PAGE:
Dubai’s Emirates Group recently reported a 64 per cent decline in net profit in the first half of its 2016-17 fiscal year, which coincides with the second and third quarters of 2016.

At $364m, the group’s net profit for the first half of the fiscal year corresponds to less than one-fifth of the total net profit made in the previous fiscal year.

The group’s cash position also dramatically dropped from AED23.5bn ($6.4bn) in March to AED14.9bn by the end of September due to ongoing investments into new aircraft, business acquisitions and the repayment of bonds, loans and lease liabilities.

In contrast, low-cost carrier Air Arabia reported a 26 per cent growth in net profit in the third quarter of 2016, at $80.9m, compared with the same period in 2015.

While both airlines operate within similar environments, characterised mainly by a strong US dollar and political instability in key regions, they have very different business models.

If the trend in profitability holds for both companies until the end of the calendar or fiscal year, it means the low-cost carrier industry is less vulnerable to the impact of the low oil price and slower economic and trade growth in key regions, which together have dampened global air travel demand.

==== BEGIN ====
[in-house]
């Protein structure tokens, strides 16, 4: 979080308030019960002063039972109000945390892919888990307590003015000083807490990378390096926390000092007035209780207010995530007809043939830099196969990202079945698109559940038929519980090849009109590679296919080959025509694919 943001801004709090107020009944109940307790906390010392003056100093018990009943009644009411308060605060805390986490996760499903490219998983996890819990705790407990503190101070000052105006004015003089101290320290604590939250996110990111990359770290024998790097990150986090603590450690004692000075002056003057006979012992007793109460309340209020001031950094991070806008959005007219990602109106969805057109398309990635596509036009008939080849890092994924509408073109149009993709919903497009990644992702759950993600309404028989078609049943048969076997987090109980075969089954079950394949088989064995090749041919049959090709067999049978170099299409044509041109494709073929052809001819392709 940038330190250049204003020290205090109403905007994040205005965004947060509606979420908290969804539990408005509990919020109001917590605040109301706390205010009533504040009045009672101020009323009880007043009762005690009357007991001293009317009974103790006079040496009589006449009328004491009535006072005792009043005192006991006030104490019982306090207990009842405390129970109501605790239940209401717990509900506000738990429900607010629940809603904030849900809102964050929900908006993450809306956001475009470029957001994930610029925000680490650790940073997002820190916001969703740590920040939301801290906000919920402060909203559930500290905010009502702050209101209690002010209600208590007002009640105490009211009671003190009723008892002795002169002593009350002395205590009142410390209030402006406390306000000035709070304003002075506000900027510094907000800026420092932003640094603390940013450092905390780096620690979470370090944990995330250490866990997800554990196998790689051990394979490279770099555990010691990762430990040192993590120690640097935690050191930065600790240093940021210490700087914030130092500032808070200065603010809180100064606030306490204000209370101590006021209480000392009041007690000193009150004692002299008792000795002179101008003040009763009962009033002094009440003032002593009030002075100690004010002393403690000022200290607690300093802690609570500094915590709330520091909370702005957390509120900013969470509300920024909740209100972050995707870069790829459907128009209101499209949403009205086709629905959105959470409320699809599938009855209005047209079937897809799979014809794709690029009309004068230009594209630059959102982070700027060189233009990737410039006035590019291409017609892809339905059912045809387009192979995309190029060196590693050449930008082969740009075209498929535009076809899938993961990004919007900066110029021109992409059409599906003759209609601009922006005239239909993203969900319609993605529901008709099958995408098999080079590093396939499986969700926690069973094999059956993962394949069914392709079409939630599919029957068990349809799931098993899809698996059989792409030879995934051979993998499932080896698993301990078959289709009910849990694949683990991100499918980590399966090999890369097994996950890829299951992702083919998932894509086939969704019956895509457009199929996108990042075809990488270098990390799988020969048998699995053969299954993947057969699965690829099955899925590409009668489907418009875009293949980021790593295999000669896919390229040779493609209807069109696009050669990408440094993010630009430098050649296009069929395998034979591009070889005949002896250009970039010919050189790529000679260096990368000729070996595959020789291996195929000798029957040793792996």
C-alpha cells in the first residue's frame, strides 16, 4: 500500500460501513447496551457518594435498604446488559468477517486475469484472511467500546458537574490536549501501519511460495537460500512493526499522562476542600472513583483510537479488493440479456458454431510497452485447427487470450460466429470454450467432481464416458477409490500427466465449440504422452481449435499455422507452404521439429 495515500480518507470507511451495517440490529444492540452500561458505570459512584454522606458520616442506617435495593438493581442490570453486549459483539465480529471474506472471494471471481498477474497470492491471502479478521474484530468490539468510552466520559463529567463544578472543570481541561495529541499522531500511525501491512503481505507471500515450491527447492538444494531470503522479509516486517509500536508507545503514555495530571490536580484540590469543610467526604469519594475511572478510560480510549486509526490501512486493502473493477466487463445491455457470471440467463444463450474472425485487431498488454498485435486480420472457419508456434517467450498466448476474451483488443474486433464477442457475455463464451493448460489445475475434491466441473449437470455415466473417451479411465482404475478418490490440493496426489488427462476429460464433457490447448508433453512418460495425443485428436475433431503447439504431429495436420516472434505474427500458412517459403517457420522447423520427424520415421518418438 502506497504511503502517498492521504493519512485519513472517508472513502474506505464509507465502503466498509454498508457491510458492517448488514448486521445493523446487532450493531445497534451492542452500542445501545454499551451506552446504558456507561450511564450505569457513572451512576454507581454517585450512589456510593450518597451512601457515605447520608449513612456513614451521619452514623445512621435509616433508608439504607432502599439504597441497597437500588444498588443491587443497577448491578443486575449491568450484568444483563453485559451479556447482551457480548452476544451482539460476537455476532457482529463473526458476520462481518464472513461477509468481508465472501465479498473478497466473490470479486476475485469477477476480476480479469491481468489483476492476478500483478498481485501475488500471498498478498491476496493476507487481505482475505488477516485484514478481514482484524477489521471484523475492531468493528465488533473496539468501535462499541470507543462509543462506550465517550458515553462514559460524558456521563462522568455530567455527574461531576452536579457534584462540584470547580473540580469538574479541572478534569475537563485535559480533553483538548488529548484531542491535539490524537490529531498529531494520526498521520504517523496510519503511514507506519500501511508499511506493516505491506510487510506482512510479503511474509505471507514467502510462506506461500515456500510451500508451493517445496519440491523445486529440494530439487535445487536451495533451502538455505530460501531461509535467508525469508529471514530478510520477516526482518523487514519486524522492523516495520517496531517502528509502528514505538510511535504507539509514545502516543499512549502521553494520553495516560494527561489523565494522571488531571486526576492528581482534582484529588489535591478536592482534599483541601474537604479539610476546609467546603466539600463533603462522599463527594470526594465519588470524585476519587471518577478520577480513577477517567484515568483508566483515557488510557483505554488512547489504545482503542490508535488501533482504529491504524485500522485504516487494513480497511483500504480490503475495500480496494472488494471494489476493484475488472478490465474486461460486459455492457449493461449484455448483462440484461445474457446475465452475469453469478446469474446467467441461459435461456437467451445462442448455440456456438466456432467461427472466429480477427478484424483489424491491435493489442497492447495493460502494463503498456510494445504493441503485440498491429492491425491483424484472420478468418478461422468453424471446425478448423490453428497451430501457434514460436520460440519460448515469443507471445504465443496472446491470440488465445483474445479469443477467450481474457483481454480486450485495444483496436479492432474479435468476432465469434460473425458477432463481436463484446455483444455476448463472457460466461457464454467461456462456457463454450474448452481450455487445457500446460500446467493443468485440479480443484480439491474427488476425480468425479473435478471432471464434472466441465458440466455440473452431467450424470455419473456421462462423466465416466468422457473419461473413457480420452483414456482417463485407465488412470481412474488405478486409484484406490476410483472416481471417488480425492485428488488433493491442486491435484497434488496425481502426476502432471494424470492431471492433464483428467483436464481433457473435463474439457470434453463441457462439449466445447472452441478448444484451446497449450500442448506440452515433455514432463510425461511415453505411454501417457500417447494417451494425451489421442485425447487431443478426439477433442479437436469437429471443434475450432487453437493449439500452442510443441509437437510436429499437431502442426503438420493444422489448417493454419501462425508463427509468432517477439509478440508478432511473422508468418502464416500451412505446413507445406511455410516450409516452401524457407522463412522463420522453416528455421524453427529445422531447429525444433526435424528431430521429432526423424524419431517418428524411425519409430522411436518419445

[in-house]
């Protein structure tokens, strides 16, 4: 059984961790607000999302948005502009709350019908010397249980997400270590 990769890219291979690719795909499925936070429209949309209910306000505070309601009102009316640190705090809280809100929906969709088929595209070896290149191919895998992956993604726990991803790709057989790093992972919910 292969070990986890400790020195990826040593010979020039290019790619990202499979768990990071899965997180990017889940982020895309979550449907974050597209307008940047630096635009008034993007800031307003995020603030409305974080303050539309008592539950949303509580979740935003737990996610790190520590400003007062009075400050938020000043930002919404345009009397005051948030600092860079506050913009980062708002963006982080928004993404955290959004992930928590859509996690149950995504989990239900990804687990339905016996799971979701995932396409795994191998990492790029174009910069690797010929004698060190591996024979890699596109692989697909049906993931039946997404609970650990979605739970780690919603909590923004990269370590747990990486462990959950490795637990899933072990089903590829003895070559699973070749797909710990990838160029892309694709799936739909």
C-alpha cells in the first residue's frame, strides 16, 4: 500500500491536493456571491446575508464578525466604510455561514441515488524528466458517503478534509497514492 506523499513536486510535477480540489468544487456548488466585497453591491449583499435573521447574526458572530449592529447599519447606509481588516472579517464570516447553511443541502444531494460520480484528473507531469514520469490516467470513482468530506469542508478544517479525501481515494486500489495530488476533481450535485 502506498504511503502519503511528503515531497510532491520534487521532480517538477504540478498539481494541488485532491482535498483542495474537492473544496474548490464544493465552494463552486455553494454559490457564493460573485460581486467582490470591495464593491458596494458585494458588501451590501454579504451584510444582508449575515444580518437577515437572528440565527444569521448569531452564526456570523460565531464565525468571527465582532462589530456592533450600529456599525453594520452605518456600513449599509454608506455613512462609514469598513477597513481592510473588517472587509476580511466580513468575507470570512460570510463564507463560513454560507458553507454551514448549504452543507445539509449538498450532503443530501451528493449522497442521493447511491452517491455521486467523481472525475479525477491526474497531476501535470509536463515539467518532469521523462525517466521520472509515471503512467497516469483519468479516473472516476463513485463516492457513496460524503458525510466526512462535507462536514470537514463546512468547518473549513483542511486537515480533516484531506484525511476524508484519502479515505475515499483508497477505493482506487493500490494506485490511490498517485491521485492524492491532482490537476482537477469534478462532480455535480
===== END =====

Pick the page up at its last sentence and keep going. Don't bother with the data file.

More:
That said, $364m is still a lot to go around for the Emirates Group’s owners, although it is small compared with the group’s historical profit levels.

Broadly, however, this trend shows that most enterprises in the region will now have – if they have not yet – to adjust their fiscal forecasts to align with lower revenues or more modest profits, or worse in anticipating potential losses. Turning to technology and innovation to optimise operational efficiency is likely to be the main tool that business leaders will adopt in order to sustain or improve their fiscal performance in addition to other cost-cutting measures.

For the aviation sector in particular, there is concern that president-elect Donald Trump might reconsider the US Department of Transportation (DoT) decision made under the outgoing administration that ruled out reviewing the Open Skies agreement between Washington and the UAE and Qatari governments.

The US’ Big Three carriers – Delta, United and American – filed an Open Skies dispute against UAE and Qatari carriers in early 2015, alleging Emirates, Abu Dhabi’s Etihad Airways and Qatar Airways received unfair subsidies from their home governments in violation of the existing Open Skies agreement. Apart from a review of the agreement, they requested the US government, and were denied, to look into limiting Gulf carriers’ access to the US market.

The US Big Three are understood to be counting on Trump’s protectionist stance to potentially review the decision. Any move by the upcoming government to overturn the DoT decision will not bode well for the Gulf’s Big Three, who together have more than 800 aircraft, with an estimated value of $240bn, on firm order.